An impost, or duty on imports, is a custom or a tax levied on articles brought into a country, and is most usually secured before the importer is allowed to exercise his rights of ownership over them, because evasions of the law can be prevented more certainly by executing it while the articles are in its custody. It would not, however, be less an impost or duty on the articles, if it were to be levied on them after they were landed. The policy and consequent practice of levying or securing the duty before, or on entering the port, does not limit the power to that state of things, nor, consequently, the prohibition, unless the true meaning of the clause so confines it. What, then, are "imports"? The lexicons inform us, they are "things imported." If we appeal to usage for the meaning of the word, we shall receive the same answer. They are the articles themselves which are brought into the country. "A duty on imports," then, is not merely a duty on the act of importation, but is a duty on the thing imported. It is not, taken in its literal sense, confined to a duty levied while the article is entering the country, but extends to a duty levied after it has entered the country. The succeeding words of the sentence which limit the prohibition, show the extent in which it was understood. The limitation is, "except what may be absolutely necessary for executing its inspection laws." Now, the inspection laws, so far as they act upon articles for exportation, are generally executed on land, before the article is put on board the vessel; so far as they act upon importations, they are generally executed upon articles which are landed. The tax or duty of inspection, then, is a tax which is frequently, if not always paid for service performed on land, while the article is in the bosom of the country. Yet this tax is an exception to the prohibition on the States to lay duties on imports or exports. The exception was made because the tax would otherwise have been within the prohibition. If it be a rule of interpretation to which all assent, that the exception of a particular thing from general words, proves that, in the opinion of the lawgiver, the thing excepted would be within the general clause, had the exception not been made, we know no reason why this general rule should not be as applicable to the constitution as to other instruments. If it be applicable, then, this exception in favor of duties for the support of inspection laws, goes far in proving that the framers of the constitution classed taxes of a similar character with those imposed for the purpose of inspection, with duties on imports and exports, and supposed them to be prohibited.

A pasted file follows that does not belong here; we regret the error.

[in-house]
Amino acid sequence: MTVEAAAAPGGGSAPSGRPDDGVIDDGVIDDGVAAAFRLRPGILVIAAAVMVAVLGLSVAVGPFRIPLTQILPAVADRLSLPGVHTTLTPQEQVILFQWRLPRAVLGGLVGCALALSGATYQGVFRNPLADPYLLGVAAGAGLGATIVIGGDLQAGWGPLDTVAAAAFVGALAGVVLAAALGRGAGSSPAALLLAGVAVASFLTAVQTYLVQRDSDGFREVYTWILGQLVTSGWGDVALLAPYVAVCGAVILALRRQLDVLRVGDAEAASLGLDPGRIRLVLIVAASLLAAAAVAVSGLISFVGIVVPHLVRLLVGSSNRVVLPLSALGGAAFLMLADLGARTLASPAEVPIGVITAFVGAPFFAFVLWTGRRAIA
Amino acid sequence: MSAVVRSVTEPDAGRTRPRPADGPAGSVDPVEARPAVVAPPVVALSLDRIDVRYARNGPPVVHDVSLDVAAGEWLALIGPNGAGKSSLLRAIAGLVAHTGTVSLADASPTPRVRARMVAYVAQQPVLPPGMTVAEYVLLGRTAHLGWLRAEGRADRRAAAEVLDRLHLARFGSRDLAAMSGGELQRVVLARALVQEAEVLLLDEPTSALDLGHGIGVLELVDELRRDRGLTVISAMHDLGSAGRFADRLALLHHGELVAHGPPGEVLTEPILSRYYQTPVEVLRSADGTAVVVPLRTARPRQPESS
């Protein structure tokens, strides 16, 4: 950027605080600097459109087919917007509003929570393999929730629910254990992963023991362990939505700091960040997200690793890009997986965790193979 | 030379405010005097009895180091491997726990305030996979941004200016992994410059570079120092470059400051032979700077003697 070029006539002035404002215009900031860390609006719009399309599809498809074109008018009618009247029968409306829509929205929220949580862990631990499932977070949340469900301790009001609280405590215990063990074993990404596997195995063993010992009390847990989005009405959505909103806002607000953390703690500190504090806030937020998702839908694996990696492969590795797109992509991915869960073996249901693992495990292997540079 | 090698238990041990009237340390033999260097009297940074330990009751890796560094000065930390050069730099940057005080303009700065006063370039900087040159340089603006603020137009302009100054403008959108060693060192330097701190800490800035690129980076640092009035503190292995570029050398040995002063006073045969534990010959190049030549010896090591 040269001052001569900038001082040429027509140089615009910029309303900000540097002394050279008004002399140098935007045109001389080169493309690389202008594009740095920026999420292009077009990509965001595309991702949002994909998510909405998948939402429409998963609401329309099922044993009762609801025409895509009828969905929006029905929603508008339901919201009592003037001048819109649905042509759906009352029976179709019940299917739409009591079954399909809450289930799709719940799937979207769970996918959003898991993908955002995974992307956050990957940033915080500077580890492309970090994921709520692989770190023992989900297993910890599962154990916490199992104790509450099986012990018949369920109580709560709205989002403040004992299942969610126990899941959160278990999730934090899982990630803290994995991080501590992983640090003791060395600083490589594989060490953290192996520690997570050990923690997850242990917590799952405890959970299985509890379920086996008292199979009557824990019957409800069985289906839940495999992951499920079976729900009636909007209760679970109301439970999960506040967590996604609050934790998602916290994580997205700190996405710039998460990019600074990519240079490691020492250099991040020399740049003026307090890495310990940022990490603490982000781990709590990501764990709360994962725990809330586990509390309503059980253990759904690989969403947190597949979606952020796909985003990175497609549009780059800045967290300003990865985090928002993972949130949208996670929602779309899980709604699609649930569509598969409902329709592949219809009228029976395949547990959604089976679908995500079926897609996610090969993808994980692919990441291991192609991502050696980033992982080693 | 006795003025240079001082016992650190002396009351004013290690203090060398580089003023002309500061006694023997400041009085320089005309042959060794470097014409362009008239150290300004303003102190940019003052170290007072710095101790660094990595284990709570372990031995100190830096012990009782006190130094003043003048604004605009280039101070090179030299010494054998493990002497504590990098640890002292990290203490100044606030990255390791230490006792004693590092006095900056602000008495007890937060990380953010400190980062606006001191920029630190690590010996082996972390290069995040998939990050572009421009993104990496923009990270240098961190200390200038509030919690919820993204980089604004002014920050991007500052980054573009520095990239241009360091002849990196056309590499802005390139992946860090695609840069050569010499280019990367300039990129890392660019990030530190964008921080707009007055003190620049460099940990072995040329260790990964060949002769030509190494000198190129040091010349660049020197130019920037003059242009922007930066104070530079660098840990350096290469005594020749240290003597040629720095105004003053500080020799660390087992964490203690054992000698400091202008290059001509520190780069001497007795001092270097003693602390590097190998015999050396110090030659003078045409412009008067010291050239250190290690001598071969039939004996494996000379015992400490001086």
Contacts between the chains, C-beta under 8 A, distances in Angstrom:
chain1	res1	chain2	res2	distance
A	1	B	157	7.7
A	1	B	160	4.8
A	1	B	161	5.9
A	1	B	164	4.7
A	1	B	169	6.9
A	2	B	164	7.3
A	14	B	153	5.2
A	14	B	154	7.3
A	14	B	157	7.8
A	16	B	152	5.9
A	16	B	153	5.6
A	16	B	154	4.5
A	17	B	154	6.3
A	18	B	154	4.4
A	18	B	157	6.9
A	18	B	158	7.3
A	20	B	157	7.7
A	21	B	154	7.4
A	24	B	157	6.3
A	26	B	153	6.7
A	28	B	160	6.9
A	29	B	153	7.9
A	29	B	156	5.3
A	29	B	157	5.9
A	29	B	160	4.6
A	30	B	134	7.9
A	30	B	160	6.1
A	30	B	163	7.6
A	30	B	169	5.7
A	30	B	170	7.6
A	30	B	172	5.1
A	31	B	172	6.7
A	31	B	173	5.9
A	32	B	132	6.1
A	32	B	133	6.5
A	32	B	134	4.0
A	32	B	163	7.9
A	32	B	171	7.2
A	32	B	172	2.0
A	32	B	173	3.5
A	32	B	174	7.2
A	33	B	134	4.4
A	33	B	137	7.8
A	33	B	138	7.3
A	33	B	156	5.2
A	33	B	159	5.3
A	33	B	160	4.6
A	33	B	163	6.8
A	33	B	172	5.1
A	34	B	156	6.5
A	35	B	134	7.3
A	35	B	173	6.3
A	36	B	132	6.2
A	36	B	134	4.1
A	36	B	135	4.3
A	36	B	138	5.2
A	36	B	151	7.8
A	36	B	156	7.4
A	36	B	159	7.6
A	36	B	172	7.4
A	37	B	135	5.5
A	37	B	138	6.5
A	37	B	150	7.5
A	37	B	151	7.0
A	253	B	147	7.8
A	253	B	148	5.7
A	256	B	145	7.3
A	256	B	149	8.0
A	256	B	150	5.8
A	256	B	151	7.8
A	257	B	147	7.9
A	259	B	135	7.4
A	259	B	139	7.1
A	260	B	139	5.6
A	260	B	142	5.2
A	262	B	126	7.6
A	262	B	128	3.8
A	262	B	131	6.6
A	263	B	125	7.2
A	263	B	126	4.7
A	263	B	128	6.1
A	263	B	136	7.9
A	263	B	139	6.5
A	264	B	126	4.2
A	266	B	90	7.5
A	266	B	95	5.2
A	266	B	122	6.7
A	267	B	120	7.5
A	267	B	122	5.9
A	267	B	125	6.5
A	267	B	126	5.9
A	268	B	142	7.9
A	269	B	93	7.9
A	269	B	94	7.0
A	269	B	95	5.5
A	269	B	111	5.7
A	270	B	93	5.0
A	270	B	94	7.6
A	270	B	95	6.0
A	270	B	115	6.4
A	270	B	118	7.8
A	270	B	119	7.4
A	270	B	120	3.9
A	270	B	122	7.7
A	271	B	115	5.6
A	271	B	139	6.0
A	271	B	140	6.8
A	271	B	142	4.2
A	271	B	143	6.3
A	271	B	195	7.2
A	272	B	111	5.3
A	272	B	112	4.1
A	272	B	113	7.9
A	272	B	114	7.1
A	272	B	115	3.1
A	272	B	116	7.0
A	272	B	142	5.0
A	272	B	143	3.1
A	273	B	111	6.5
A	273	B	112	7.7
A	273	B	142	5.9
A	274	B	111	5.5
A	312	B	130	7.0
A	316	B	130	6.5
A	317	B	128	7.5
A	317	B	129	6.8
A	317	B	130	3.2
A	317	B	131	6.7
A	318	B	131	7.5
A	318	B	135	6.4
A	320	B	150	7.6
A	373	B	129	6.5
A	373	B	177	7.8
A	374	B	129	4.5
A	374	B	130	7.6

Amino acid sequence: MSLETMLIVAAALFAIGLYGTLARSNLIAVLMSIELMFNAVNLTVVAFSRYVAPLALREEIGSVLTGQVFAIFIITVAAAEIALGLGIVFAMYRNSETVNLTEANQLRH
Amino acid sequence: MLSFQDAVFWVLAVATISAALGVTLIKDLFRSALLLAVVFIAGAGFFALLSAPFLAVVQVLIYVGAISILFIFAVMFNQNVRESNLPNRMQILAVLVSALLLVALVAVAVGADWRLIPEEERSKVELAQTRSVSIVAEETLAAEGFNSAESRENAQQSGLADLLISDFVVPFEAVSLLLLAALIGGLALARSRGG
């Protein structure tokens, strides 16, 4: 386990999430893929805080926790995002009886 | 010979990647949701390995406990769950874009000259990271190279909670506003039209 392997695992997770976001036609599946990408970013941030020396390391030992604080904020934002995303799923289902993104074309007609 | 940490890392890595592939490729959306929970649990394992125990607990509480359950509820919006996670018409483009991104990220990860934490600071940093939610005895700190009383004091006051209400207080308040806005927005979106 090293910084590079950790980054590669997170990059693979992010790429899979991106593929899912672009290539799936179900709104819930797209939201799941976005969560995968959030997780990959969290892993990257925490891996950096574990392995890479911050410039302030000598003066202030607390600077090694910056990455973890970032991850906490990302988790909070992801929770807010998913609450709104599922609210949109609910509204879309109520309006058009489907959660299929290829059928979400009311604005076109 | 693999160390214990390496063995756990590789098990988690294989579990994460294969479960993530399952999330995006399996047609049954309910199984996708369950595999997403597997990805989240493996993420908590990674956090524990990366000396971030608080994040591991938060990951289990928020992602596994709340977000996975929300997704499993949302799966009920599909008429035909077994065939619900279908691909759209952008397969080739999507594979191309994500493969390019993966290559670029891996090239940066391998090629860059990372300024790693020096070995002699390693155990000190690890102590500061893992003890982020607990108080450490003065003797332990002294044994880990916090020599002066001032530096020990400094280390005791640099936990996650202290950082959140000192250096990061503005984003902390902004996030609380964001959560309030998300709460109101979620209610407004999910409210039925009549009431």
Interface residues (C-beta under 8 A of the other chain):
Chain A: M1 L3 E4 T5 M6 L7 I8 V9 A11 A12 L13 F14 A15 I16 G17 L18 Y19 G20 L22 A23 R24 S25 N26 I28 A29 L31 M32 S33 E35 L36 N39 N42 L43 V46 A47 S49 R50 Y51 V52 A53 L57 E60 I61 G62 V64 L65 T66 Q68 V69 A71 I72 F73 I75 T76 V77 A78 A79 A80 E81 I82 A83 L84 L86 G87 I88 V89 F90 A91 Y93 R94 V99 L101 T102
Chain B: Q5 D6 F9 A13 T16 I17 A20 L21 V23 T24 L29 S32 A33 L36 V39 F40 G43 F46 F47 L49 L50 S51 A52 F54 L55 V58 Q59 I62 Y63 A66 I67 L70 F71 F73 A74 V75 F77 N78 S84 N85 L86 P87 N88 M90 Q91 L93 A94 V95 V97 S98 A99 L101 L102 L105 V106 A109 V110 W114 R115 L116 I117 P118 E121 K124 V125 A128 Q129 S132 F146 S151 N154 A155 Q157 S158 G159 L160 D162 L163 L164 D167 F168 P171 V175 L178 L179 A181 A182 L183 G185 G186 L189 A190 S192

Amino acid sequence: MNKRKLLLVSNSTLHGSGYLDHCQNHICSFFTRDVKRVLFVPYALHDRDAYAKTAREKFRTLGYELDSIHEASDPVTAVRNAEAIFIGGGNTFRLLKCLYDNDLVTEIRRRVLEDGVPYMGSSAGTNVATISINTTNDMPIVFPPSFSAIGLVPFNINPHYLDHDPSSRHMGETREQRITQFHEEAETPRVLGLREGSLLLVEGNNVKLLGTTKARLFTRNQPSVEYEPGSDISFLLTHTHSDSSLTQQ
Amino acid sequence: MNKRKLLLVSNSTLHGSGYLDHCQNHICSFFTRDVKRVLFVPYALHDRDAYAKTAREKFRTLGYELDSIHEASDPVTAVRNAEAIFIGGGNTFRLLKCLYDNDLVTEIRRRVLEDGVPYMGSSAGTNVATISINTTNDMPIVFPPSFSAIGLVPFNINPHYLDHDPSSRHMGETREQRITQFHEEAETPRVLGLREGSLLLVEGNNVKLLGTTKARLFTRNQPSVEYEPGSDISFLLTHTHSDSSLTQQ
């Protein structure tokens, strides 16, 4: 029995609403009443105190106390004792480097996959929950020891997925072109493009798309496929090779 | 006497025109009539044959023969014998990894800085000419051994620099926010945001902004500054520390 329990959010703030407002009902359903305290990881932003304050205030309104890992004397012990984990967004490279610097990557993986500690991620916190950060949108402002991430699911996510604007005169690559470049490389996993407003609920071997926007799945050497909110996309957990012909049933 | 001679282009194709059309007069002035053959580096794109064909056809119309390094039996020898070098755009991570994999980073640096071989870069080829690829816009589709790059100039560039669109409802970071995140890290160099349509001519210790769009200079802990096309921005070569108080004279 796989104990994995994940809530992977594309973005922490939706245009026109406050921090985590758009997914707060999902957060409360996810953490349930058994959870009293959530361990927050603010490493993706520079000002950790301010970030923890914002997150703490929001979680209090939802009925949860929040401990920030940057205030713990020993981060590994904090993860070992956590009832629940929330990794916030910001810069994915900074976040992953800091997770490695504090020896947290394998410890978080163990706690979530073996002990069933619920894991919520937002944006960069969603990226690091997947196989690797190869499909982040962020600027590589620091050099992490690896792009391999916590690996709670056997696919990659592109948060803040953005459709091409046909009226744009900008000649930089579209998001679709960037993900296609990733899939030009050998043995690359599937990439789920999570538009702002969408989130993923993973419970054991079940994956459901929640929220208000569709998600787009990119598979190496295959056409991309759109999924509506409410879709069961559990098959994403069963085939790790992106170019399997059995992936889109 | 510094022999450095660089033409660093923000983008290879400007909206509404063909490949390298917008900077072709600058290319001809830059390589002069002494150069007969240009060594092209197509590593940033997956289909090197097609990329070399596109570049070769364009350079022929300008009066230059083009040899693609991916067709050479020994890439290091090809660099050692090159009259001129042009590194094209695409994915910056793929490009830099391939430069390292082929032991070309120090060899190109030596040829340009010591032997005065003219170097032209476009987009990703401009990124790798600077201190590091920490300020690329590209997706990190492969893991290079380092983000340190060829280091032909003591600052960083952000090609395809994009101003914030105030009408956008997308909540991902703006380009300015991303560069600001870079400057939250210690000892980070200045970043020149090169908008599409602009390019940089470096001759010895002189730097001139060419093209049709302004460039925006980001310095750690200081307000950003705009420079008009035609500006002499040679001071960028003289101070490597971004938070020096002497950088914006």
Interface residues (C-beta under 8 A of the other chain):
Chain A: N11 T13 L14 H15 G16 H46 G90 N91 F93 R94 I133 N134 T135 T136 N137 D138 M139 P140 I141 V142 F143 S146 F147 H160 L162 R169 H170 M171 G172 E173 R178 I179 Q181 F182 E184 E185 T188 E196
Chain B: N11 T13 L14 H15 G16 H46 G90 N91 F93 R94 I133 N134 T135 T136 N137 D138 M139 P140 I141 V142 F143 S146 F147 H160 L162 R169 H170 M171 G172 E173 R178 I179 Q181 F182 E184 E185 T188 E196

If we quit this narrow view of the subject, and passing from the literal interpretation of the words, look to the objects of the prohibition, we find no reason for withdrawing the act under consideration from its operation. From the vast inequality between the different states of the Confederacy, as to commercial advantages, few subjects were viewed with deeper interest, or excited more irritation, than the manner in which the several States exercised, or seemed disposed to exercise, the power of laying duties on imports. From motives which were deemed sufficient by the statesmen of that day, the general power of taxation, indispensably necessary as it was, and jealous as the States were of any encroachment on it, was so far abridged as to forbid them to touch imports or exports, with the single exception which has been noticed. Why are they restrained from imposing these duties? Plainly, because, in the general opinion, the interest of all would be best promoted by placing that whole subject under the control of Congress. Whether the prohibition to "lay imposts,